F. Ulrich Hartl is honored with HFSP Nakasone Award

F. Ulrich Hartl, Director at the Max Planck Institute of Biochemistry, together with his colleague Arthur L. Horwich, receives the HFSP Nakasone Prize 2022.
 

November 25, 2021

Biochemist F. Ulrich Hartl, together with his colleague and geneticist Arthur L. Horwich, discovered that nascent proteins often do not fold spontaneously into their functional form. Proteins which assist the folding process, known as chaperones, are needed for this process. Both researchers now receive the HFSP Nakasone Prize 2022 of the Human Frontier Science Program for this fundamental and far-reaching discovery. F. Ulrich Hartl: " I am very honored to receive this award together with my early collaborator Art Horwich and look forward to the prize ceremony in Paris." The award honors scientists for their groundbreaking discoveries in areas of the life sciences.
 

F. Ulrich Hartl
 

Many proteins need help to fold into their functional form. Helper proteins, known as chaperones, perform this task. This process of assisted folding was discovered by Prof. F. Ulrich Hartl, Director at the Max Planck Institute of Biochemistry in Martinsried, together with his colleague, the American Arthur L. Horwich from the Howard Hughes Medical Institute in Yale, USA. Hartl and his team have been investigating the structure and function of molecular chaperones ever since. Protein aggregations, which are associated with many neurodegenerative diseases such as Parkinson's, Alzheimer's, and Huntington's chorea, can be traced back to malfunctions of the chaperones, among other things. The detailed knowledge of molecular functions and malfunctions of the folding helpers should enable the development of new therapeutic approaches.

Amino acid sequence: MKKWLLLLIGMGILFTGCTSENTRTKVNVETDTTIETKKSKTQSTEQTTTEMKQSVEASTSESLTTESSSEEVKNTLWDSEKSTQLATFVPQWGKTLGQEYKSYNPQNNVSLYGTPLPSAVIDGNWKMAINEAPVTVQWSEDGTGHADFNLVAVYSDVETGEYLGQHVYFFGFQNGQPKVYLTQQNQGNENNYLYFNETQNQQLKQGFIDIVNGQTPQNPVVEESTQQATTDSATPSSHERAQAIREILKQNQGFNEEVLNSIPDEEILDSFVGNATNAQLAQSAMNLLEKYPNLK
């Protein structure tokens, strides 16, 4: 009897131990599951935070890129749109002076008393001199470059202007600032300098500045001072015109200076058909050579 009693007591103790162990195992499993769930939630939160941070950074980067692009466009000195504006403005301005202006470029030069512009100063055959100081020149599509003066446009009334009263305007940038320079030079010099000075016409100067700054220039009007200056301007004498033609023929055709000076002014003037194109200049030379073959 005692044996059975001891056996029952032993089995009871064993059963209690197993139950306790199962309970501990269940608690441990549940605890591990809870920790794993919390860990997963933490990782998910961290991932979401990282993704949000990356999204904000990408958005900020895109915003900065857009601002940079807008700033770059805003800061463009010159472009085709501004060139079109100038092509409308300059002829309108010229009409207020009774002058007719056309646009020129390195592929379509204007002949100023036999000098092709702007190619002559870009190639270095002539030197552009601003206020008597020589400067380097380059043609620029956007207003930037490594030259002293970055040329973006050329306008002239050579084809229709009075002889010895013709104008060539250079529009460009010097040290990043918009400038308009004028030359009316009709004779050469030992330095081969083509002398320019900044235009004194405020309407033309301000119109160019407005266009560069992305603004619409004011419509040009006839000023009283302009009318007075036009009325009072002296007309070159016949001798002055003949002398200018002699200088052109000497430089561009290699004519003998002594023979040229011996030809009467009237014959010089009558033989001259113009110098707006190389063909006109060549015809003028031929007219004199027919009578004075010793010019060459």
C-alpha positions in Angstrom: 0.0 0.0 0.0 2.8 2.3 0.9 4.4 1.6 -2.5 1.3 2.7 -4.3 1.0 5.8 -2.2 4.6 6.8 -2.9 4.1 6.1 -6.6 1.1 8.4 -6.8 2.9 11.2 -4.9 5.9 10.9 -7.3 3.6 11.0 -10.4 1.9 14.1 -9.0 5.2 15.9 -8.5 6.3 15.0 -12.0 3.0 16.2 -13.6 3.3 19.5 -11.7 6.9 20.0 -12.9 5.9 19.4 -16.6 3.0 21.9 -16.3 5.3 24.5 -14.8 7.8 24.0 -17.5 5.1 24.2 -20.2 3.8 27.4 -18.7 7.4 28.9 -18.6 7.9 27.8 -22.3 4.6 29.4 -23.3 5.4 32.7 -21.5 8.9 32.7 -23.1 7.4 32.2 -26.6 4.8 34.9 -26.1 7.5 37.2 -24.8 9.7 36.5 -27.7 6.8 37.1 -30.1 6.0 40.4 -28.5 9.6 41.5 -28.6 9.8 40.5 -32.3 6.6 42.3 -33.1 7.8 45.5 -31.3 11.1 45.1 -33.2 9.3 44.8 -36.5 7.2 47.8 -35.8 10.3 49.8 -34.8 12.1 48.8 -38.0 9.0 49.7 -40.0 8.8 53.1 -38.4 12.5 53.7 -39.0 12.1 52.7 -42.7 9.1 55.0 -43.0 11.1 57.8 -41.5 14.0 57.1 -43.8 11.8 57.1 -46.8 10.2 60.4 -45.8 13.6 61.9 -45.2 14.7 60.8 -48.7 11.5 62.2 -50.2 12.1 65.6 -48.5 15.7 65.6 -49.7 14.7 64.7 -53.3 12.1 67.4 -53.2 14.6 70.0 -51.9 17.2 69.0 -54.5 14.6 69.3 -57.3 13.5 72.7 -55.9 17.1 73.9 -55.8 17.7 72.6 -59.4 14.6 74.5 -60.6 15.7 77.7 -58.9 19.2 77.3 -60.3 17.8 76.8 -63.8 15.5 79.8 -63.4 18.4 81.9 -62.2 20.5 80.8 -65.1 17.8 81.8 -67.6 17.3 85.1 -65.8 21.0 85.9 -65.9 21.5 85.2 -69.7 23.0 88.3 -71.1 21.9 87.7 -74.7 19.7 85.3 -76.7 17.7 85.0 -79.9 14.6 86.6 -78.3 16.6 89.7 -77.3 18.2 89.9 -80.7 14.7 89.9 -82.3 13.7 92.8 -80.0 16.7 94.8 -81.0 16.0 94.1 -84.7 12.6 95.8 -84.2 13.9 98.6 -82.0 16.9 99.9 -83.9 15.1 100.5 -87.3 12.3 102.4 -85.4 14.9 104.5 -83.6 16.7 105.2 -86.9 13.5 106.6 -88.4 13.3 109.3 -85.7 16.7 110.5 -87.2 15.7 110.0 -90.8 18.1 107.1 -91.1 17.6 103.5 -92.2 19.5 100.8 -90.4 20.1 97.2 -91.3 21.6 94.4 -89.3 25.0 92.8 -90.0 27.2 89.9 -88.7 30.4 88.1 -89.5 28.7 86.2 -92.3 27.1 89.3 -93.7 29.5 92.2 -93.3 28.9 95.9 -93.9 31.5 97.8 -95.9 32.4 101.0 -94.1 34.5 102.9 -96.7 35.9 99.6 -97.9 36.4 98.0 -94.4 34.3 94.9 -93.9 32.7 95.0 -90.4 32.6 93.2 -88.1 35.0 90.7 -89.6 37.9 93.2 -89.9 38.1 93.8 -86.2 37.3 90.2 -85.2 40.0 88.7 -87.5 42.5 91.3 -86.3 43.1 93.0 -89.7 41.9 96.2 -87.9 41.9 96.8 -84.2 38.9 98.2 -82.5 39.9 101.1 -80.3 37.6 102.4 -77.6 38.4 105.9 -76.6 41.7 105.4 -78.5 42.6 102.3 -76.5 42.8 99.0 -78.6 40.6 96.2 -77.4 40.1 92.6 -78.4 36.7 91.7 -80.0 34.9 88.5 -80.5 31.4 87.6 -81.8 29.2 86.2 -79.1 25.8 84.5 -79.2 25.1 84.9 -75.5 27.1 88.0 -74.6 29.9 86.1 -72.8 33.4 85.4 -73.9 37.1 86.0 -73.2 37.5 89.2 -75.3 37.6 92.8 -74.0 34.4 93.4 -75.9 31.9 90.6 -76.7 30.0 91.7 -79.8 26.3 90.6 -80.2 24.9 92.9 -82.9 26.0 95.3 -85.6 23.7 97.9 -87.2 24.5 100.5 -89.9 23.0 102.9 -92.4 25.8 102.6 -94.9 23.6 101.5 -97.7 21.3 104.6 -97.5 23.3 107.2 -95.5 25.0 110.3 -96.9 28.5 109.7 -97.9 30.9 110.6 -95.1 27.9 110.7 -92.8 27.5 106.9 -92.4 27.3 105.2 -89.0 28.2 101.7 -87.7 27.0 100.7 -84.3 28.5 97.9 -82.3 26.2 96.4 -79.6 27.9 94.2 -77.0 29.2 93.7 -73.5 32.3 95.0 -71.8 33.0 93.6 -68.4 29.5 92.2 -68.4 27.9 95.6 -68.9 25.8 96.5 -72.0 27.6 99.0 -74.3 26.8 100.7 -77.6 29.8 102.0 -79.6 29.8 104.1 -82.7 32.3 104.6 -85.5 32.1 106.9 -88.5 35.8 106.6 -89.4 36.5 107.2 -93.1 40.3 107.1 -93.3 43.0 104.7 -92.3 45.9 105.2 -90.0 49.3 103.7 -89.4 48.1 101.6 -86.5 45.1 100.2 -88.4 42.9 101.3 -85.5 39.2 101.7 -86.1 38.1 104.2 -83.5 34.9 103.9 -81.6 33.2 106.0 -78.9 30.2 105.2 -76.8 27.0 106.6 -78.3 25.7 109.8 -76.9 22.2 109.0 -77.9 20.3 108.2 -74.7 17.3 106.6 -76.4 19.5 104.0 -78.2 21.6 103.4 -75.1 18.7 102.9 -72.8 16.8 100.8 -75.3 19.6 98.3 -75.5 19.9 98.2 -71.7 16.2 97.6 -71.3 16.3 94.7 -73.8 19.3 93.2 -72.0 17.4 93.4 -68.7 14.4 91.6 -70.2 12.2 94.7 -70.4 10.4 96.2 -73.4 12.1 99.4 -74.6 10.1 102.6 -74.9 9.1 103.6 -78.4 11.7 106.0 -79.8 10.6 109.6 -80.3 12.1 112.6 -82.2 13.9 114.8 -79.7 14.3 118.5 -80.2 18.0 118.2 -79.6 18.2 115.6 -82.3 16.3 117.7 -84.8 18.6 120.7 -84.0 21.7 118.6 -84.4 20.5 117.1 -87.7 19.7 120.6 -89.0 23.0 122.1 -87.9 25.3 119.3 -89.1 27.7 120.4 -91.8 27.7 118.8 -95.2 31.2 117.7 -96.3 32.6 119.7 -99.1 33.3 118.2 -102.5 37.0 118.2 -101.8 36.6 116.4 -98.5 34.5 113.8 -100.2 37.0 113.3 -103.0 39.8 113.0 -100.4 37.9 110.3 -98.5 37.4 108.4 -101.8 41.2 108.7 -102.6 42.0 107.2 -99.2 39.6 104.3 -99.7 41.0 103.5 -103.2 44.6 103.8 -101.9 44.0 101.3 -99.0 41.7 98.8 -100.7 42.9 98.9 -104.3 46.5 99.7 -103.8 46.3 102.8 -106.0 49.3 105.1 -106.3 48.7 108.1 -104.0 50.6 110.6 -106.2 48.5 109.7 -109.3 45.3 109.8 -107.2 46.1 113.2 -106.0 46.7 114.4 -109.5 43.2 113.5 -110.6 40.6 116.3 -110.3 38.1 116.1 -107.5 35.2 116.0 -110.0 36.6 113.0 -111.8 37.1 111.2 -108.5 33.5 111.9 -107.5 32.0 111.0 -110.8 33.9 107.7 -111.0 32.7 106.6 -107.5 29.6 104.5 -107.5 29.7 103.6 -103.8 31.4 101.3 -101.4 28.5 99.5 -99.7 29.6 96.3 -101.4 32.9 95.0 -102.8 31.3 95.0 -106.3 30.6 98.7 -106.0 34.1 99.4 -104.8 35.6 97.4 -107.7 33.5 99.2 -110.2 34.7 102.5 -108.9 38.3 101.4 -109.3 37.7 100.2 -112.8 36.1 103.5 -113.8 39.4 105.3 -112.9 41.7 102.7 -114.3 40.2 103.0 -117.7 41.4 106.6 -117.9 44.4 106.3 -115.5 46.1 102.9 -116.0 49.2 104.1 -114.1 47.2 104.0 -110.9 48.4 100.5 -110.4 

About F. Ulrich Hartl
F.-Ulrich Hartl was born in 1957. He studied Medicine at the University of Heidelberg, where he also obtained his doctoral degree. Hartl joined Walter Neupert’s research group at LMU as a postdoc and then became a group leader in Neupert’s department. A fellowship from the German Research Foundation (DFG) enabled him to undertake research at the University of California, Los Angeles. He did research as a Professor and Howard Hughes Medical Investigator at the Sloan Kettering Institute and Cornell University in New York, USA. In 1997, the Max Planck Society succeeded in enticing the renowned scientist back to Germany. Since then, he has been Director and head of the Department of Cellular Biochemistry at the Max Planck Institute of Biochemistry. Within the last years he was honored with multiple scientific prizes including 2002 the Gottfried Wilhelm Leibniz Prize, 2011 the Albert Lasker Award for Basic Medical Research, 2012 the Shaw Prize together with Arthur Horwich, and 2016 the Albany Medical Center-Prize together with Horwich and Susan Lee Lindquist. In 2018, Hartl was inducted into the Hall of Fame of German Research, in 2019 he received the Dr. Paul Janssen Award and the Paul Ehrlich- and Ludwig Darmstaedter-Prize, and in 2020 he was awarded the Breakthrough Prize. 2021 he received the Bavarian Maximilan Order.

 

About the HFSP Nakasone Award
The HFSP Nakasone Award was established in Japan in 2019 to honor scientists who have made important breakthroughs in the cutting-edge fields of life sciences. It honors the vision of former Japanese Prime Minister Nakasone in establishing the international science funding organization. Award winners receive a USD 10,000 unrestricted research grant, a medal and a personalized certificate. The award ceremony will take place at the annual HFSP Broadcaster Meeting, where the awardee will give the HFSP Nakasone Lecture.

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